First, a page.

Fabric Finishes: Definition & Types

Instructor: Christopher Muscato

Chris has a master's degree in history and teaches at the University of Northern Colorado.

There is a lot that goes into creating a good, reliable, and useful textile. In this lesson, we'll look at the final stages of textile production: how a fabric is finished.

Finishing Fabric

It's often been said that it doesn't matter how you start an endeavor, it matters how you finish. Whoever said this must have known a thing or two about textiles. Many people are surprised the first time they purchase raw fabric material because it looks and feels different than what we're used to; that's because it hasn't been finished. In textiles, finishing refers to the processes which alter the final look, feel, or functionality of a textile after it has been produced and dyed. Sometimes, it really does come down to how you finish.

Without being finished, many textiles would look and feel different than we expect
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Functional Finishes

For nearly as long as they've been producing fabrics, people found ways to enhance certain qualities; there are dozens of finishing techniques. To keep them straight, we often categorize the techniques into three, non-exclusive categories. Let's start with function.

Functional finishes increase the utility or purpose of the fabric. There are two basic genres of functional finishes, and the most basic are the aesthetic finishes. These increase the appearance of the fabric (remember, looking good is a purpose of textiles). For example, cotton may be bleached to make it whiter or starched to increase the weight and shine. Since every fabric is different, you need to study each finish individually to know how it will impact that specific textile.

Other finishes are purely functional; they make the fabric perform better. Waterproofing, fireproofing, bulletproofing, and even wrinkle resistance are examples of finishes to make certain textiles more useful.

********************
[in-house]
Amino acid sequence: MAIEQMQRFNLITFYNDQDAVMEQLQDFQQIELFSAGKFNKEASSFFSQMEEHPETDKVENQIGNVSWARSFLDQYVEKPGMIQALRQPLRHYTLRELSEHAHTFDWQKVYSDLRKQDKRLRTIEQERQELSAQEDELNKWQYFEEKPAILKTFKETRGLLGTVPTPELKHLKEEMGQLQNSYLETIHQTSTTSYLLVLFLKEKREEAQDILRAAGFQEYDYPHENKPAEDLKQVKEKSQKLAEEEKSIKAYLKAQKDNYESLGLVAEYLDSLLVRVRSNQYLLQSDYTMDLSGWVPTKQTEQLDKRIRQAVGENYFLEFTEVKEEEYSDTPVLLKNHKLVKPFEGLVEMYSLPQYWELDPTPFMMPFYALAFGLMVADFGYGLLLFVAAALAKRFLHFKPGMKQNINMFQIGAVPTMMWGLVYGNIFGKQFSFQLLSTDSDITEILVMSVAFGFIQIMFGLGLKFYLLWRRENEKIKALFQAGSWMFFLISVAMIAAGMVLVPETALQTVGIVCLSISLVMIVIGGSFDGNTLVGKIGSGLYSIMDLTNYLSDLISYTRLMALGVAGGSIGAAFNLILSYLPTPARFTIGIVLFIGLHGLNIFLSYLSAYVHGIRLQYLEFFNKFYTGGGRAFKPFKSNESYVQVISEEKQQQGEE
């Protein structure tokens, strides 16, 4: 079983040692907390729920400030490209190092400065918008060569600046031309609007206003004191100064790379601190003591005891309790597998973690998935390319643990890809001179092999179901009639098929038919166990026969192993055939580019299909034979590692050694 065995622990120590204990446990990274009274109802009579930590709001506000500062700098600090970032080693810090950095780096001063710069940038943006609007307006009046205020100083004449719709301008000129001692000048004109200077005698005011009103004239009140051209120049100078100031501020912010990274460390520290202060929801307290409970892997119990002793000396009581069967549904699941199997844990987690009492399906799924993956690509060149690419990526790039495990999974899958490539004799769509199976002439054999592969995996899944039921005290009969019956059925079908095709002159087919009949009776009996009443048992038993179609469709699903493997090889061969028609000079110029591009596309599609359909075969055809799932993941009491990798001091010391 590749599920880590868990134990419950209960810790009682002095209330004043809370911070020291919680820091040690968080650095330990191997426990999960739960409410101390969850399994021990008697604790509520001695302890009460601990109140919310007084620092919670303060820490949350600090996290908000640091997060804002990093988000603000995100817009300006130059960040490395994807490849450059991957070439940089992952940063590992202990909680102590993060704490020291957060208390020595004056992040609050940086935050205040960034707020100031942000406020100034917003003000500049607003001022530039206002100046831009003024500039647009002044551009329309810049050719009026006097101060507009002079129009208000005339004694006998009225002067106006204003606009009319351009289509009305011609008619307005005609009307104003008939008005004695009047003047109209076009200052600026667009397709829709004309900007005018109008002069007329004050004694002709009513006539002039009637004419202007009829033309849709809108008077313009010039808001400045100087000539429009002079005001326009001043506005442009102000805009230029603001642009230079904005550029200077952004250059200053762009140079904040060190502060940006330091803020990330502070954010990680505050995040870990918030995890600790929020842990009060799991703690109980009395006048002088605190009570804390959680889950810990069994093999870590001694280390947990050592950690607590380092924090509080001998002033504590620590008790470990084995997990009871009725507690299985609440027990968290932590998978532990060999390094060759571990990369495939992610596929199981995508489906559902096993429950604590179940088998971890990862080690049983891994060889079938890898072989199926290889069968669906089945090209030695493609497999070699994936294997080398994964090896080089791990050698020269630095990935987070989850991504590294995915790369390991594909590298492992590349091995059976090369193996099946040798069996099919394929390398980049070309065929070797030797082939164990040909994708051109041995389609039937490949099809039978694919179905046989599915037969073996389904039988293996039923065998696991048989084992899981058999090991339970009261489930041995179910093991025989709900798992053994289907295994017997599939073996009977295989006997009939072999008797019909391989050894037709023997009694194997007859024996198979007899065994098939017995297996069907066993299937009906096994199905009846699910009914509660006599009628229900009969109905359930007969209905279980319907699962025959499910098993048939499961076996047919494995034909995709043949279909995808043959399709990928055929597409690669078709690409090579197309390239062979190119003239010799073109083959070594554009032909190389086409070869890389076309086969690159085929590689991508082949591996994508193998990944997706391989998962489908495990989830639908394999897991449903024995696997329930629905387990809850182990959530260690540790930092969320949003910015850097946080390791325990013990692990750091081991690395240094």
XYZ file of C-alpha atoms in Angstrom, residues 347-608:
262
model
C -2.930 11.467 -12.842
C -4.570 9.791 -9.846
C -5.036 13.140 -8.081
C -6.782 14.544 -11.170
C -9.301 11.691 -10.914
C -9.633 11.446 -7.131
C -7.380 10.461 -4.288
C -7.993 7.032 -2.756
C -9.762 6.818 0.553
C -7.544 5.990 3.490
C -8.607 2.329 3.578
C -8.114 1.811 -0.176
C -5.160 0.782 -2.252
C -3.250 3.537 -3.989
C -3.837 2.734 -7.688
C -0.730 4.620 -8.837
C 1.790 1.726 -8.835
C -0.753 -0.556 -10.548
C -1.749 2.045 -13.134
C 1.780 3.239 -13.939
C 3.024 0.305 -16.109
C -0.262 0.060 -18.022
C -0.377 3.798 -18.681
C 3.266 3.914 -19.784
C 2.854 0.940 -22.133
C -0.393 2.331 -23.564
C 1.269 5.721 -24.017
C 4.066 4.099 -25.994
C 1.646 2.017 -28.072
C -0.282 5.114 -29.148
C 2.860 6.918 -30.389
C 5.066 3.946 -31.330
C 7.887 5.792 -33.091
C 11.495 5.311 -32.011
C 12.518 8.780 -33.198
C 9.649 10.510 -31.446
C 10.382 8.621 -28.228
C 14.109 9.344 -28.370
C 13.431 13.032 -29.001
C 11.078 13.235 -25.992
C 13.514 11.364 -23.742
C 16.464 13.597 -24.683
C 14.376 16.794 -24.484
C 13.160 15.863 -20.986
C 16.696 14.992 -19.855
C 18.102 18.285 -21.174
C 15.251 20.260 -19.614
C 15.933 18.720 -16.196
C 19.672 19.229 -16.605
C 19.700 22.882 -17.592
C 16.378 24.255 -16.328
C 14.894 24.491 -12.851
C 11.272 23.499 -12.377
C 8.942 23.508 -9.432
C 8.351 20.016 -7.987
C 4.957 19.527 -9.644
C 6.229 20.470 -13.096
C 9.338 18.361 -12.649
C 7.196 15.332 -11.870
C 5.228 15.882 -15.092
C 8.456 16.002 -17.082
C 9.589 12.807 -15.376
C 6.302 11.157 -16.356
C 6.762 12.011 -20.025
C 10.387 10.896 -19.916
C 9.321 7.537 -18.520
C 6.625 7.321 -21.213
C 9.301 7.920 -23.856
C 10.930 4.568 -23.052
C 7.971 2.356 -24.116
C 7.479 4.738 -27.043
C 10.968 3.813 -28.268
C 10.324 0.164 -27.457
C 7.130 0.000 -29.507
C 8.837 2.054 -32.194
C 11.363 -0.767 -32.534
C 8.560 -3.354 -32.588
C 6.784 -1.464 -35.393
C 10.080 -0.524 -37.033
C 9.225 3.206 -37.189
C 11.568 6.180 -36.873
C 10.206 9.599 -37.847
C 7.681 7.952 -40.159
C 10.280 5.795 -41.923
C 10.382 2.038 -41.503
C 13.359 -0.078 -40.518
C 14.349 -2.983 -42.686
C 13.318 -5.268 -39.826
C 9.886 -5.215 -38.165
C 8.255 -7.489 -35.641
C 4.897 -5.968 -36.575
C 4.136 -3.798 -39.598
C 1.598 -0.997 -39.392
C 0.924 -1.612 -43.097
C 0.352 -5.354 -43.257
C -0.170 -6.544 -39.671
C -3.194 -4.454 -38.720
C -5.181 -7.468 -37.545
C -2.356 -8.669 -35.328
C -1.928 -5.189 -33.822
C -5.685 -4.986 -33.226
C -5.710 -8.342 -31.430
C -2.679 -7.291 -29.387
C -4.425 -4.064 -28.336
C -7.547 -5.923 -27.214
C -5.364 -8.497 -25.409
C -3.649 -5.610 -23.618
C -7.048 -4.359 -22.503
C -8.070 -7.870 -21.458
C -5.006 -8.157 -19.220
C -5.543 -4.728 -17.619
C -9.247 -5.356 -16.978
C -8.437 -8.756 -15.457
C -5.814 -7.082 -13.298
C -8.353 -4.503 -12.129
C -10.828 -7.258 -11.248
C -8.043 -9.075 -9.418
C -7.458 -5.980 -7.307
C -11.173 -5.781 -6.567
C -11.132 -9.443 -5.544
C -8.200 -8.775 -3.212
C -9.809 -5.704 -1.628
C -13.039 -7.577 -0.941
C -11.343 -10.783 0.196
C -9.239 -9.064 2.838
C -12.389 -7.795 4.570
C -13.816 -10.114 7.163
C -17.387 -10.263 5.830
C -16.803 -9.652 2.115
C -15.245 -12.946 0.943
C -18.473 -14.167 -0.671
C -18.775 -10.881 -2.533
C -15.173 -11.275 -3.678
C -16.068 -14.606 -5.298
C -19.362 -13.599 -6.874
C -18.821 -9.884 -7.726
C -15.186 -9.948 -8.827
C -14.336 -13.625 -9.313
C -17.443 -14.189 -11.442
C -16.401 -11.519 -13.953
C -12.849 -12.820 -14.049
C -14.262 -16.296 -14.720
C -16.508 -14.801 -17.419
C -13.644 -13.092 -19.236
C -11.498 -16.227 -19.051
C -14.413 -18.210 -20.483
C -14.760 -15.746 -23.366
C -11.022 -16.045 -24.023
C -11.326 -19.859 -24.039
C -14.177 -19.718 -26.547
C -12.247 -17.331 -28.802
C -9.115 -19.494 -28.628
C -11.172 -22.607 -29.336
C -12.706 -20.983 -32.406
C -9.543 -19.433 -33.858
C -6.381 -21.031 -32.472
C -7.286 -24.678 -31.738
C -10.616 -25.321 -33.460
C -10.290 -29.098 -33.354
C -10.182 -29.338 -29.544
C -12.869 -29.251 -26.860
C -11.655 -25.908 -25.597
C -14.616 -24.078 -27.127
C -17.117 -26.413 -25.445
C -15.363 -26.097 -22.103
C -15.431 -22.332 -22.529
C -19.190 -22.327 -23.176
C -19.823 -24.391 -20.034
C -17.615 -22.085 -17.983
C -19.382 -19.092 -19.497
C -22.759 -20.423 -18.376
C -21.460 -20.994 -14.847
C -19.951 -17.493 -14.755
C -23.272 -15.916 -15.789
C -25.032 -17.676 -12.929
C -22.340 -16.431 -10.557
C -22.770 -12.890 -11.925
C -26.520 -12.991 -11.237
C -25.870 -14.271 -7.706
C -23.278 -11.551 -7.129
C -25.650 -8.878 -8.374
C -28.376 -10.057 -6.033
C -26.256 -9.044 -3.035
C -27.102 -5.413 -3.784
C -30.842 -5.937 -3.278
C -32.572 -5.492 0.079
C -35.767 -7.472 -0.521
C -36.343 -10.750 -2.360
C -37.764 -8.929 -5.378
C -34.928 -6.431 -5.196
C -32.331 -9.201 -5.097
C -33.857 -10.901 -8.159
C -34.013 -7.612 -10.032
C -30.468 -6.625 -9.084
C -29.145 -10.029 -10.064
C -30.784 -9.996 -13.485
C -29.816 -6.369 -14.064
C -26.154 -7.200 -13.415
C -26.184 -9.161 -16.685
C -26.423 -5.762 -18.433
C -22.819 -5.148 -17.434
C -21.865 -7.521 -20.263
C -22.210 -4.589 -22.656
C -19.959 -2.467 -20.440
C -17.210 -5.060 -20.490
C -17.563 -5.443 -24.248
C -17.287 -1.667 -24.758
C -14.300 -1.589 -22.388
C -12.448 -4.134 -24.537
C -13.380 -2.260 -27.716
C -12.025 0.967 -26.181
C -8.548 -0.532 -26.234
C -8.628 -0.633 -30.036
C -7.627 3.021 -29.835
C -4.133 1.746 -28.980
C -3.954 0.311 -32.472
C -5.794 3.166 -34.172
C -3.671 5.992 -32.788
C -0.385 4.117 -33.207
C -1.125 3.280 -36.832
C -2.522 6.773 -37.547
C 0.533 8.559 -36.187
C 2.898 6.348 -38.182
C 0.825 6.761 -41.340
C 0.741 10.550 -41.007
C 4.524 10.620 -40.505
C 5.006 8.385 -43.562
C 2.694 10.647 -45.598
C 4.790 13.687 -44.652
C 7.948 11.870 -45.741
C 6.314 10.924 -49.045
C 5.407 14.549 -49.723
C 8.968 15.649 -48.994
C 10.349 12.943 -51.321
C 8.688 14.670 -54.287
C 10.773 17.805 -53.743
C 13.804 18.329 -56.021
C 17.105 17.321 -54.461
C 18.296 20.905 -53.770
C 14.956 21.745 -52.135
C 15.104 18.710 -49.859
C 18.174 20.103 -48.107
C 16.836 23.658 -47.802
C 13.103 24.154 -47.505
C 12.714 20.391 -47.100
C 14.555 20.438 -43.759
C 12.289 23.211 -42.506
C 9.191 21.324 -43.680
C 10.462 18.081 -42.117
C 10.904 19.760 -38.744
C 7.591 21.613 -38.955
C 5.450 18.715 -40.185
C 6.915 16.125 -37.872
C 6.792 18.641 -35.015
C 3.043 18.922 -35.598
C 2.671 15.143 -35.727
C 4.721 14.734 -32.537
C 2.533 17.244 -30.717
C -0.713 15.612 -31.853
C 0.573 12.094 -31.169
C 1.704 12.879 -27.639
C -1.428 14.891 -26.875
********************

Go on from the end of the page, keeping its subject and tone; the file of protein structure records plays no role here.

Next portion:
Charles Macintosh, a Scottish inventor who developed the process of waterproofing in the 19th century
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Performance

Another classification of fabric finishes describes the performance of the finish. Some finishes need to last longer than others depending on the fabric and its intended use. There are four basic levels of performance-based finish. The lowest level is a temporary finish; it will wash or wear off quickly. If you starch your own sheets, you've probably noticed that this is something you have to do frequently.

Semi-durable finishes can last multiple washes but will eventually wear down. Bleaching is a common example of this. You don't have to re-do it after every wash, only after several uses. On the other hand, durable finishes only need application once in the lifetime of a fabric, even if the finish starts to lose its effectiveness. Finishes to make garments wrinkle-resistant are a good example.

Finally, there are permanent finishes. As the name implies, permanent finishes are…permanent. The finishing process actually changes the structure of the fibers themselves, often through the addition of chemicals. For example, when you waterproof something, you aren't just adding a coating to the fabric, you're binding a water-resistant chemical to the actual fibers within it.

Chemical and Mechanical Finishes

The last major way we categorize finishes is through the method by which they are applied. A large number of our fabric finishes are applied by adding some sort of chemical to the fabric, known as chemical finishes. Since they're generally applied in liquid form, they're also often known as wet finishes.

Chemical finishes tend to be durable or permanent so again, you should always check how a finish will impact your fabric before using it. For example, sodium hydroxide solutions can be added to cotton to make the fibers stronger and shinier, a process known as mercerizing. Silk can be treated with anti-felting chemicals to stop the fabric from attracting dust. Wool can be finished with chemicals to make it inedible to moths, or to stop the wool from felting (shedding in little clumps).

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